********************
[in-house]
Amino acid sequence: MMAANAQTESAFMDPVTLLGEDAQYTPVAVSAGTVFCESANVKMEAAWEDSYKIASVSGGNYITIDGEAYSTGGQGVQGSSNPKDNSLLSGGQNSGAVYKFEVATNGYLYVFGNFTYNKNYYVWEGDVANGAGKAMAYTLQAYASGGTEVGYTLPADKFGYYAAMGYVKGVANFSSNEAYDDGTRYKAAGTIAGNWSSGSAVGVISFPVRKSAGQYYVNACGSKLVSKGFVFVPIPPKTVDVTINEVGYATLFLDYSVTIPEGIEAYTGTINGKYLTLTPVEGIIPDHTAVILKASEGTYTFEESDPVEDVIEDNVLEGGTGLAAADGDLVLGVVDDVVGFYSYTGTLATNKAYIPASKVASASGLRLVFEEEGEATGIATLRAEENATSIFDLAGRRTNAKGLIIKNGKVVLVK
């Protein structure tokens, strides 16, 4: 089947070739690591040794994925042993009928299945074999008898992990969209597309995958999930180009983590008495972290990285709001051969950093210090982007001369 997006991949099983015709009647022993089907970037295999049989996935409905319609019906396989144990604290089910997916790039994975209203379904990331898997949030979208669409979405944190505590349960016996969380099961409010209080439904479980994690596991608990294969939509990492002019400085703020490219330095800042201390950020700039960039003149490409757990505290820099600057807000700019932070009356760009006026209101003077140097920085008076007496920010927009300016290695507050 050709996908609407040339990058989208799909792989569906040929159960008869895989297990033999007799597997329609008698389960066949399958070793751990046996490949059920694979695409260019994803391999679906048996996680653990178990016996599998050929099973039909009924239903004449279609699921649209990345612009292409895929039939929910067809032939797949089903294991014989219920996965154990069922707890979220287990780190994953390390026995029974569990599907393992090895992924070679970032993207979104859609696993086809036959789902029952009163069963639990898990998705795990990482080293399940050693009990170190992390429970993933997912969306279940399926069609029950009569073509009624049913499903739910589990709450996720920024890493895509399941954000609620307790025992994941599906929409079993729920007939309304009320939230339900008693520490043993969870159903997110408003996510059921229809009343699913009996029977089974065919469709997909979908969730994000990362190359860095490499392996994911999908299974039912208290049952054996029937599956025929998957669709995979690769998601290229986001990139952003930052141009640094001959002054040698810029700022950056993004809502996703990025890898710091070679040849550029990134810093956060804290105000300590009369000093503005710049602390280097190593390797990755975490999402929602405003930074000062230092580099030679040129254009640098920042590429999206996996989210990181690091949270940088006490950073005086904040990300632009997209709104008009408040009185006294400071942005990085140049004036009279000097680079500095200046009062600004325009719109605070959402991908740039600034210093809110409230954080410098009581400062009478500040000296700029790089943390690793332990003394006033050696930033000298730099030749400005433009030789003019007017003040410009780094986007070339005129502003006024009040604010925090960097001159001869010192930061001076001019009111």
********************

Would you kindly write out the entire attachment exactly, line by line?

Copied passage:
[in-house]
Amino acid sequence: MMAANAQTESAFMDPVTLLGEDAQYTPVAVSAGTVFCESANVKMEAAWEDSYKIASVSGGNYITIDGEAYSTGGQGVQGSSNPKDNSLLSGGQNSGAVYKFEVATNGYLYVFGNFTYNKNYYVWEGDVANGAGKAMAYTLQAYASGGTEVGYTLPADKFGYYAAMGYVKGVANFSSNEAYDDGTRYKAAGTIAGNWSSGSAVGVISFPVRKSAGQYYVNACGSKLVSKGFVFVPIPPKTVDVTINEVGYATLFLDYSVTIPEGIEAYTGTINGKYLTLTPVEGIIPDHTAVILKASEGTYTFEESDPVEDVIEDNVLEGGTGLAAADGDLVLGVVDDVVGFYSYTGTLATNKAYIPASKVASASGLRLVFEEEGEATGIATLRAEENATSIFDLAGRRTNAKGLIIKNGKVVLVK
């Protein structure tokens, strides 16, 4: 089947070739690591040794994925042993009928299945074999008898992990969209597309995958999930180009983590008495972290990285709001051969950093210090982007001369 997006991949099983015709009647022993089907970037295999049989996935409905319609019906396989144990604290089910997916790039994975209203379904990331898997949030979208669409979405944190505590349960016996969380099961409010209080439904479980994690596991608990294969939509990492002019400085703020490219330095800042201390950020700039960039003149490409757990505290820099600057807000700019932070009356760009006026209101003077140097920085008076007496920010927009300016290695507050 050709996908609407040339990058989208799909792989569906040929159960008869895989297990033999007799597997329609008698389960066949399958070793751990046996490949059920694979695409260019994803391999679906048996996680653990178990016996599998050929099973039909009924239903004449279609699921649209990345612009292409895929039939929910067809032939797949089903294991014989219920996965154990069922707890979220287990780190994953390390026995029974569990599907393992090895992924070679970032993207979104859609696993086809036959789902029952009163069963639990898990998705795990990482080293399940050693009990170190992390429970993933997912969306279940399926069609029950009569073509009624049913499903739910589990709450996720920024890493895509399941954000609620307790025992994941599906929409079993729920007939309304009320939230339900008693520490043993969870159903997110408003996510059921229809009343699913009996029977089974065919469709997909979908969730994000990362190359860095490499392996994911999908299974039912208290049952054996029937599956025929998957669709995979690769998601290229986001990139952003930052141009640094001959002054040698810029700022950056993004809502996703990025890898710091070679040849550029990134810093956060804290105000300590009369000093503005710049602390280097190593390797990755975490999402929602405003930074000062230092580099030679040129254009640098920042590429999206996996989210990181690091949270940088006490950073005086904040990300632009997209709104008009408040009185006294400071942005990085140049004036009279000097680079500095200046009062600004325009719109605070959402991908740039600034210093809110409230954080410098009581400062009478500040000296700029790089943390690793332990003394006033050696930033000298730099030749400005433009030789003019007017003040410009780094986007070339005129502003006024009040604010925090960097001159001869010192930061001076001019009111």